Supporting Parents with Alzheimer's: Your Parents Took Care of You, Now How Do You Take Care of Them?

Supporting Parents with Alzheimer's: Your Parents Took Care of You, Now How Do You Take Care of Them?

by Tanya Lee Howe

Paperback(1st Edition)

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Overview

Supporting Parents with Alzheimer's: Your Parents Took Care of You, Now How Do You Take Care of Them? by Tanya Lee Howe

Many of us are unprepared and confused about how to proceed when our parent begins to suffer the effects of old age. This confusion is amplified when faced with a diagnosis of a cognitive illness such as Alzheimer’s disease or another form of dementia. What can you do for your parent in the early stages? What if the illness has already progressed considerably but your parent still refuses your help? How do you comfort your anxious elderly parent during this emotional time? This book answers those questions.

Exclusive to Supporting Elderly Parents with Alzheimer’s is a technique that author Tanya Lee Howe developed called the “mom book." Your elderly parent may have trouble remembering to take medicines or when he or she last went to the doctor. In addition, there may be several people involved with your parent’s care. The “mom book” exists to record every health-care and parent-related update so that everyone is on the same page. It’s a coordination tool that will become invaluable to you,your elderly parent, and anyone else involved in caregiving.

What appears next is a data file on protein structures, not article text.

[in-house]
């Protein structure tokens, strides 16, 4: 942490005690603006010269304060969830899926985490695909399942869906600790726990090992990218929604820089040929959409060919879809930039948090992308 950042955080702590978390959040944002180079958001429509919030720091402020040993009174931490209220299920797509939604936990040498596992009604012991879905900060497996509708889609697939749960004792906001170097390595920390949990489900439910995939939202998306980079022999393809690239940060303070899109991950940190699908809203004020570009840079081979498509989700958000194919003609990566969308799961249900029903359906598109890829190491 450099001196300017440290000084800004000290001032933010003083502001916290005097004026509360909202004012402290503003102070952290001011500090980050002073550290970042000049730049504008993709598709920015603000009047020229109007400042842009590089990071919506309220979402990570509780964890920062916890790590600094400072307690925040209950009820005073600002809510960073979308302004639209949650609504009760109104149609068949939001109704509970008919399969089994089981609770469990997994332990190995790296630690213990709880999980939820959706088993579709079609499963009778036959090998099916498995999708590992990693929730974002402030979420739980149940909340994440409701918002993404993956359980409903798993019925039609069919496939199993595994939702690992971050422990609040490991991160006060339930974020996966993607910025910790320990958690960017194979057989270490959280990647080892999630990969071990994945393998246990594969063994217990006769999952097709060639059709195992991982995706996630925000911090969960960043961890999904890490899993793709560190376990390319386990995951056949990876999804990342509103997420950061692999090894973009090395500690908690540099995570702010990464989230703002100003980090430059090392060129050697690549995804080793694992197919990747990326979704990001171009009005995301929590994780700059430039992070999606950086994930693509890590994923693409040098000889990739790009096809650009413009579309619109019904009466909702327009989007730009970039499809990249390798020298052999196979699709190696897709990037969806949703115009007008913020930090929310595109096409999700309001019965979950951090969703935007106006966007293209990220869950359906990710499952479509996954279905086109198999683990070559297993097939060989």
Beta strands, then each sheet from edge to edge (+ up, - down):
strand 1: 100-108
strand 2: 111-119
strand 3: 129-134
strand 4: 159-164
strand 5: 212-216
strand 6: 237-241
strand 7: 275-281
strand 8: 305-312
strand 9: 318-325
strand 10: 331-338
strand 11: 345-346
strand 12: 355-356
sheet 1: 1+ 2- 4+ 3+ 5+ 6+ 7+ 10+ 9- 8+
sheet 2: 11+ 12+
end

Throughout the book, the author uses her real-life experiences to guide readers through the sensitive topic of eldercare. From deciding when to step in and help, how to care for your parent’s emotional well-being, how to make health-care decisions, and how to help manage his or her finances, Supporting Elderly Parents with Alzheimer’s explains it all.

The book covers topics such as:

· Figuring out the right time to intervene
· Considering all the options available to you and your parent
· Making a transition as comfortable as possible
· Obtaining legal guardianship, trusteeship, or power of attorney status
· Preventing elder abuse and fraud

If your parent has been diagnosed with a cognitive illness, Supporting Elderly Parents will arm you with the knowledge to meet your parent’s psychological and physical needs so that he or she can continue to live comfortably and safely, without feeling like a burden.